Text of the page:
According to the AGCS Global Claims Review 2022, built on the analysis of more than 530,000 insurance claims from 2017 to 2021, with a total value of €88.7bn (about $90.4 billion), which caused losses in North America in the last five years. years were natural disasters and fires/explosions.
Specific to natural disasters, the AGCS found that hurricanes and hurricanes are the most damaging, led by the fact that the last five Atlantic hurricane seasons (2017 and 2021) are now among the three most active and costliest in history, as well as events the latest on the storm. Both Canada and the US have also experienced major fire seasons in recent years, as well as frequent floods.
Read the following: Flood insurance hike will drive a million out of the market – FEMA report
Frank Sapio, head of AGCS North America claims, said it was “not surprising” that natural disasters topped the list, given the increasing frequency and severity of climate change across the region. The head of the claim also said that he does not see this improving in the near future due to climate change.
“I think knowledge is the biggest asset we have in reducing the risk of climate change,” Sapio told Insurance Business. “Reports like the AGCS Global Claims Review 2022 help risk managers understand how a loss can affect their operations. If we can inform the risk management team how to reduce and how to identify exposure, that’s half the battle. The other half of the battle is having a safety culture and understanding what to do after a loss. .”
Despite the changes in accident management and fire protection over the years, fire/explosion (except for wildfires) is the main cause of damage to corporate insurance worldwide, which accounts for 21% of the total cost, according to AGCS research. Again, Sapio said “no surprises there”.
“Fires and explosions are often caused by human error, whether it’s operational failure or design failure,” he said. “What should we do in this situation?” Again, there is no magic bullet for this. Whenever people are involved in a project, there will be failures and those failures will lead to loss. It’s a matter of continuing education and risk reduction activities, such as loss control assessments, pre-loss and loss assessments, and more. “
Read the following: Climate risks: The need for education, risk reduction, and insurance
What was surprising in the five years from 2017 to 2021 was the emergence of the novel coronavirus (COVID-19) and the global pandemic, which caused a significant economic downturn, as well as an astronomical change in the way businesses operate. . Russia’s invasion of Ukraine is an ongoing war with another way for businesses, and their insurers, to deal with it.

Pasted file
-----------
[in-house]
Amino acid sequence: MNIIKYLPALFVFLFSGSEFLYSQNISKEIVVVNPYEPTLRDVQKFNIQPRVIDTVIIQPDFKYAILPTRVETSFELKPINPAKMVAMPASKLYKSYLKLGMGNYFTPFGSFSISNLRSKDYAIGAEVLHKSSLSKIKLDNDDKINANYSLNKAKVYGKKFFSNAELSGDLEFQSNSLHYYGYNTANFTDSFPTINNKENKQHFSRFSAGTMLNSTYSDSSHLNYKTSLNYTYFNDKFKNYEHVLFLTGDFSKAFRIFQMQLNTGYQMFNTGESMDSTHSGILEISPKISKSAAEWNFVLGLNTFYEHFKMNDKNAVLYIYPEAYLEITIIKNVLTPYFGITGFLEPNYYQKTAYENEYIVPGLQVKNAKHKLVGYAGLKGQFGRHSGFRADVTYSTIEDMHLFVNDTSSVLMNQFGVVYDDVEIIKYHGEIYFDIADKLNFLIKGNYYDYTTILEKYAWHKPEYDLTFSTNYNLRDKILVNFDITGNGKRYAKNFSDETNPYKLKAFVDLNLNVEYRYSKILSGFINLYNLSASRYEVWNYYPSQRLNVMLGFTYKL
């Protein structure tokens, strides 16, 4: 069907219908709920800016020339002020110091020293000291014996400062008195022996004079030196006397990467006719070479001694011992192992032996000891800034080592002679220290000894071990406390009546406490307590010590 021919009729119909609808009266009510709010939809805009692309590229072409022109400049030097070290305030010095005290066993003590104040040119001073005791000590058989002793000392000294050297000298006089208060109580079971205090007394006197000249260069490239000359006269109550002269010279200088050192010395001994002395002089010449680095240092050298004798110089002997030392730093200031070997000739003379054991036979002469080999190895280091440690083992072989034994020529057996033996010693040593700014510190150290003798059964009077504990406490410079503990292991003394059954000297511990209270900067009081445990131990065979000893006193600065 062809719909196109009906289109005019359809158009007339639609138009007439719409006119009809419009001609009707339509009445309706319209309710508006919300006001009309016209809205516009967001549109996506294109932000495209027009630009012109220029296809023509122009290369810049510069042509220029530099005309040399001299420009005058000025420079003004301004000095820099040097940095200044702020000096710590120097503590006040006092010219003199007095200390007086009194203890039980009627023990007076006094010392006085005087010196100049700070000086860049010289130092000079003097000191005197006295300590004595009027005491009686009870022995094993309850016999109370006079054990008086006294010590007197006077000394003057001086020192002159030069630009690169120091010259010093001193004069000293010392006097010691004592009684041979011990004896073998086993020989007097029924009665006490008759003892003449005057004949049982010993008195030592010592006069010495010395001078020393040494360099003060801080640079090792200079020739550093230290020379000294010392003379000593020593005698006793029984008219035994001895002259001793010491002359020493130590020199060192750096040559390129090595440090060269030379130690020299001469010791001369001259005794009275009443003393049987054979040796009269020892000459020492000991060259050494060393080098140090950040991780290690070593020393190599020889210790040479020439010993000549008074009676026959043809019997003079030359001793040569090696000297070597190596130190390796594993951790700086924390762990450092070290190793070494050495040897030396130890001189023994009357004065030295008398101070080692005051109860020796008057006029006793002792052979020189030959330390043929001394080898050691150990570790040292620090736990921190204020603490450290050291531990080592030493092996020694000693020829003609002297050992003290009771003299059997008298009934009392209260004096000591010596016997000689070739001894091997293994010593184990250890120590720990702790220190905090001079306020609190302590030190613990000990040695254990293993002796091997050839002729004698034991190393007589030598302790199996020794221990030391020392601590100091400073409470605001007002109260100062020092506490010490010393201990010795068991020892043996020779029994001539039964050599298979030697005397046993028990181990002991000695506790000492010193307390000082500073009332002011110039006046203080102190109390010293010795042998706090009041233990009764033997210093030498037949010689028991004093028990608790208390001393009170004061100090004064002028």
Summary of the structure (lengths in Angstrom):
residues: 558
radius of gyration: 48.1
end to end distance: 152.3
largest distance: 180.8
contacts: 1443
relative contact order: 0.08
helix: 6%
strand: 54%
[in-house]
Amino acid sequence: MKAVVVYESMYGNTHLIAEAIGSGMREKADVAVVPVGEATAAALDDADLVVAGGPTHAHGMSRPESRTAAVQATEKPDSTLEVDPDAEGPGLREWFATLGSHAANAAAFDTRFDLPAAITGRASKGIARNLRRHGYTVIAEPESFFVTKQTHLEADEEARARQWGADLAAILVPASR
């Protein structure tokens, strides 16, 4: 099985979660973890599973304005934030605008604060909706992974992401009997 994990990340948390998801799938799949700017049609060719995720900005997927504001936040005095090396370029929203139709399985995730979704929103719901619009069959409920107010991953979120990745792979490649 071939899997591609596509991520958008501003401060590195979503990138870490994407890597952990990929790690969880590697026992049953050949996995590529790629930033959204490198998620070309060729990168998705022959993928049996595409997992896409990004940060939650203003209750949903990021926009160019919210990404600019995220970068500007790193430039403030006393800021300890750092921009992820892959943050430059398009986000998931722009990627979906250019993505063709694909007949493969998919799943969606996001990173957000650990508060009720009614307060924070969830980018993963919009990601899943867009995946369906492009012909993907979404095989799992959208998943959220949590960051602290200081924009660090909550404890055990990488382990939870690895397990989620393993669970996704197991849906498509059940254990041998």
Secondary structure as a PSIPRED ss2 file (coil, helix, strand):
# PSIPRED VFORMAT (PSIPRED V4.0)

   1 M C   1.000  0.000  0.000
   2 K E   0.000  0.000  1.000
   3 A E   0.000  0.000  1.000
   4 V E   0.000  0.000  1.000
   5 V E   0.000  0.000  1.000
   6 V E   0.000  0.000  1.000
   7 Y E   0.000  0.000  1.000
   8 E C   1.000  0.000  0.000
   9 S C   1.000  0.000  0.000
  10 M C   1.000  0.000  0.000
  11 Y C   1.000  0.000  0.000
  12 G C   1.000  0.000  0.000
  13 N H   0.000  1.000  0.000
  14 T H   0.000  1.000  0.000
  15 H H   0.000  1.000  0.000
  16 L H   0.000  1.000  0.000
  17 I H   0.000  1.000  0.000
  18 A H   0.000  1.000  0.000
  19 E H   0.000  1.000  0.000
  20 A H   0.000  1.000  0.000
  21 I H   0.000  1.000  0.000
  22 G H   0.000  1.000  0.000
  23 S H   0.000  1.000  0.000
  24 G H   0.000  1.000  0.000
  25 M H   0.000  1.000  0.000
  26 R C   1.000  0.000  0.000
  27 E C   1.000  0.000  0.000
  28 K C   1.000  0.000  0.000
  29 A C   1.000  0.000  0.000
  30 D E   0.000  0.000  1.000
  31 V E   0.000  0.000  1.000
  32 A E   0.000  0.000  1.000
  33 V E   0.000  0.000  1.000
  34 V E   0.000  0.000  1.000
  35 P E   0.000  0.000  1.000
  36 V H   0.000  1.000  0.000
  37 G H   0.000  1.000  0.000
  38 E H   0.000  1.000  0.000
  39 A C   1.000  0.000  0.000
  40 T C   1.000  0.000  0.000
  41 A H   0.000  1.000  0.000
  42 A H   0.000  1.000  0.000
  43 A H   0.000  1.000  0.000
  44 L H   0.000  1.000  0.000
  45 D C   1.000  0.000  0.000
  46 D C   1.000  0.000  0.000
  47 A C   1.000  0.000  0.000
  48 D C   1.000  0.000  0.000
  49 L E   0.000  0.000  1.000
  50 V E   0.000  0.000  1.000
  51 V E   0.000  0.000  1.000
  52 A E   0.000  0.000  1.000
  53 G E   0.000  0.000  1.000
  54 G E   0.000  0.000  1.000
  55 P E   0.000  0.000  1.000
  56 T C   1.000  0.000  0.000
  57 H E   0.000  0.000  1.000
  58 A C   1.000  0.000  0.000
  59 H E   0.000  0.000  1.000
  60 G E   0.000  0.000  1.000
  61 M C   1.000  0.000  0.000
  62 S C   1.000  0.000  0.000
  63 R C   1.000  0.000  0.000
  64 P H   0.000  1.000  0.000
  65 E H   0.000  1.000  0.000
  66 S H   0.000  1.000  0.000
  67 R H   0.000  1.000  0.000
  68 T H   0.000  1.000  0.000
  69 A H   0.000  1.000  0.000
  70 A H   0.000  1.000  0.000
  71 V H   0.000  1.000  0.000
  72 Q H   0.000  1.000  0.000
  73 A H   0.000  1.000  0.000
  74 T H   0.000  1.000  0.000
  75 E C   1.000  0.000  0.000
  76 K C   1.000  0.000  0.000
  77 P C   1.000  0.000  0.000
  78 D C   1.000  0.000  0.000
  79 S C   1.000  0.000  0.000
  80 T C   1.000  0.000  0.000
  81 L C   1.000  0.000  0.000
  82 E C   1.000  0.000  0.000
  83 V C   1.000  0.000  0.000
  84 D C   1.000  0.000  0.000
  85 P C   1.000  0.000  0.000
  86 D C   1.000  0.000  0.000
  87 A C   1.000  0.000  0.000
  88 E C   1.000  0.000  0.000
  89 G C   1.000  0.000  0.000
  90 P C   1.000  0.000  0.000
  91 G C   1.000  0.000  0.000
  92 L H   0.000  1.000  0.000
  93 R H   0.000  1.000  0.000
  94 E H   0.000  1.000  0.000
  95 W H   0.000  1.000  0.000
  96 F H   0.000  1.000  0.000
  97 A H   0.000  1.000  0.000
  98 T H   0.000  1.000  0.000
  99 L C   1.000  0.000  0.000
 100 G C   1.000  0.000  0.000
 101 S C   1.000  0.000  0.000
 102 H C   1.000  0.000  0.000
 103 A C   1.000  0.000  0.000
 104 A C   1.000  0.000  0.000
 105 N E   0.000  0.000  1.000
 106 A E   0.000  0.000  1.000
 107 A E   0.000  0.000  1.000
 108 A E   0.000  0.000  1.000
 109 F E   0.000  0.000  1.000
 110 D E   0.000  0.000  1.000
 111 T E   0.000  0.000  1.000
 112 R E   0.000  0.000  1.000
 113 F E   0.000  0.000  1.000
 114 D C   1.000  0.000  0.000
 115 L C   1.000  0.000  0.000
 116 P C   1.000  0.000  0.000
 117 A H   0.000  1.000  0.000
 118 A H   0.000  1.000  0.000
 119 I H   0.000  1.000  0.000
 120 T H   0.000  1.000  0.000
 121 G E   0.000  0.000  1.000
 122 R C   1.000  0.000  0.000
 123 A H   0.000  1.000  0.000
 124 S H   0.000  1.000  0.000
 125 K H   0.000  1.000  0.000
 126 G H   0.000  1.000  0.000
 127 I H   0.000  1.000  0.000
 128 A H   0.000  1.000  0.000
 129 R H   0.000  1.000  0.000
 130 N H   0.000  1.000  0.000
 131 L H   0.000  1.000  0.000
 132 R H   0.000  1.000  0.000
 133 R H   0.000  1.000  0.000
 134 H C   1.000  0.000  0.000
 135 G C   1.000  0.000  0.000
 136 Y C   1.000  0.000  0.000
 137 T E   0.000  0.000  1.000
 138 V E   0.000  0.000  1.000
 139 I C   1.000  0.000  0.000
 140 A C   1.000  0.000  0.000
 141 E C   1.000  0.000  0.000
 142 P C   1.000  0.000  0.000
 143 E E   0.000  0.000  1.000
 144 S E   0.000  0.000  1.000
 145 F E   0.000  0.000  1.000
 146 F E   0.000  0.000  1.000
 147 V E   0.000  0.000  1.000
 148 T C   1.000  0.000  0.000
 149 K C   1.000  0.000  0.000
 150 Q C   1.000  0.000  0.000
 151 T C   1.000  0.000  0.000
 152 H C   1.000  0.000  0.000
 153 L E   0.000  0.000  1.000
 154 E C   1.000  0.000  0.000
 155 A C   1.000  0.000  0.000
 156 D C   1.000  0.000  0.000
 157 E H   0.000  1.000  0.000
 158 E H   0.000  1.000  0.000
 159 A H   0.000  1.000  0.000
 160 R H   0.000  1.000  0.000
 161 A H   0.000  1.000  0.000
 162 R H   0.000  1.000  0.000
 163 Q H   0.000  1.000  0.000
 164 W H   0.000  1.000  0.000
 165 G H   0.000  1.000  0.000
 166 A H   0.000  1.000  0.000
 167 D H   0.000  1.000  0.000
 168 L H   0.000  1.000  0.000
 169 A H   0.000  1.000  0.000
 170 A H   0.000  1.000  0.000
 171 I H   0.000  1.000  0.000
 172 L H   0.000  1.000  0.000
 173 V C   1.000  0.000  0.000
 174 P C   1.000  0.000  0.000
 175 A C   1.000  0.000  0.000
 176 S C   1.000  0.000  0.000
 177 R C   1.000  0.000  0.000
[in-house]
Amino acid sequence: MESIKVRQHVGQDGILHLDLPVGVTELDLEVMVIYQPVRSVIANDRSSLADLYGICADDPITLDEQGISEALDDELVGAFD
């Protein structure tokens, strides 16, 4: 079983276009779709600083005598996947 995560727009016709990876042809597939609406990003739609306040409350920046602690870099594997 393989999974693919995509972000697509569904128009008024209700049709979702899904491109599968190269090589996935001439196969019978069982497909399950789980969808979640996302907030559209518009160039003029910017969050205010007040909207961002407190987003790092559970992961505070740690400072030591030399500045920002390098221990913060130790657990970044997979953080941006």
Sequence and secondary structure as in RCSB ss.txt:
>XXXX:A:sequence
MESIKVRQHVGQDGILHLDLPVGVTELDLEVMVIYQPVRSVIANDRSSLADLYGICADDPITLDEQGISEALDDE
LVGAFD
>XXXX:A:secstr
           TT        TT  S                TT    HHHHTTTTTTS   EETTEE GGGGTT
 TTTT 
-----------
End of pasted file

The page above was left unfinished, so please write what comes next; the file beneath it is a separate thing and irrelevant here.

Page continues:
“It shows that when you think you have it all figured out, and you know what the year is going to be, you never know,” Sapio said. “The COVID-19 pandemic and the war in Ukraine were both threats that came quickly, and the whole world had to adapt.
“The COVID situation had an incredible impact on our claims because the volume was down because of the recession, but it also brought a lot of uncertainty to the industry. It was the same with the war in Ukraine. It didn’t affect the volume of our claims, but it did affect inflation and other things. It came out of the blue , and we had to deal with it very quickly. If we’ve learned anything, it’s how quickly we can adapt to a changing environment.”
One of the main takeaways from the AGCS Global Claims Review 2022 for brokers is the impact of rising inflation. Property and construction insurance claims, in particular, face inflation, because reconstruction and renovation are linked to the cost of goods and services, while shortages and long delivery times lead to business interruption (BI).
Other lines of insurance, such as directors and officers, professional indemnity and general liability, may also face inflationary pressures due to higher legal defense costs and higher claims.
“Businesses need to make sure their customers understand the importance of properly evaluating their assets, and the risks of having insurance,” Sapio said. “More and more insurance providers are starting to include insurance clauses in their contracts [in response to] claims increase when there is a significant difference between the declared value of the insurance and the actual replacement value. This is also a good opportunity for brokers to talk to clients about loss control and pre-emptive measures to reduce or eliminate exposure. “